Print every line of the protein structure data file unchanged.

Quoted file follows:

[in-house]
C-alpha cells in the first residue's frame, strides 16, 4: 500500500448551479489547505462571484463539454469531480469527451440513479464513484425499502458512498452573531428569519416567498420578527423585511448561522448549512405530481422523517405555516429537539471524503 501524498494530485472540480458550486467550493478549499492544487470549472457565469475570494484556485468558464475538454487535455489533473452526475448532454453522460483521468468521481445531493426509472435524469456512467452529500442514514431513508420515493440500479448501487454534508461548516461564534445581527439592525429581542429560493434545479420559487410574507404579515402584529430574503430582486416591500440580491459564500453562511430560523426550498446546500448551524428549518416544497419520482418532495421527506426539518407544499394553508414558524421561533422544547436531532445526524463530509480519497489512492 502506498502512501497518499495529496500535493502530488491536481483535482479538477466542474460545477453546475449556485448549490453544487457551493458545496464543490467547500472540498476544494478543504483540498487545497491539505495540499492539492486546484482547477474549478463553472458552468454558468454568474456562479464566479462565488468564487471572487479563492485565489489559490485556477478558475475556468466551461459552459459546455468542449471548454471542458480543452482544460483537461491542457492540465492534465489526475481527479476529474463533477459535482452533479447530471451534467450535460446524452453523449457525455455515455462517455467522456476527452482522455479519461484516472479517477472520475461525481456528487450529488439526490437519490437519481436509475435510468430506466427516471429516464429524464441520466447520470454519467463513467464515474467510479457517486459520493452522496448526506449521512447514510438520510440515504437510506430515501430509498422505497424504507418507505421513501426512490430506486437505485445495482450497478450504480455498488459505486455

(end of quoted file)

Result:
[in-house]
C-alpha cells in the first residue's frame, strides 16, 4: 500500500448551479489547505462571484463539454469531480469527451440513479464513484425499502458512498452573531428569519416567498420578527423585511448561522448549512405530481422523517405555516429537539471524503 501524498494530485472540480458550486467550493478549499492544487470549472457565469475570494484556485468558464475538454487535455489533473452526475448532454453522460483521468468521481445531493426509472435524469456512467452529500442514514431513508420515493440500479448501487454534508461548516461564534445581527439592525429581542429560493434545479420559487410574507404579515402584529430574503430582486416591500440580491459564500453562511430560523426550498446546500448551524428549518416544497419520482418532495421527506426539518407544499394553508414558524421561533422544547436531532445526524463530509480519497489512492 502506498502512501497518499495529496500535493502530488491536481483535482479538477466542474460545477453546475449556485448549490453544487457551493458545496464543490467547500472540498476544494478543504483540498487545497491539505495540499492539492486546484482547477474549478463553472458552468454558468454568474456562479464566479462565488468564487471572487479563492485565489489559490485556477478558475475556468466551461459552459459546455468542449471548454471542458480543452482544460483537461491542457492540465492534465489526475481527479476529474463533477459535482452533479447530471451534467450535460446524452453523449457525455455515455462517455467522456476527452482522455479519461484516472479517477472520475461525481456528487450529488439526490437519490437519481436509475435510468430506466427516471429516464429524464441520466447520470454519467463513467464515474467510479457517486459520493452522496448526506449521512447514510438520510440515504437510506430515501430509498422505497424504507418507505421513501426512490430506486437505485445495482450497478450504480455498488459505486455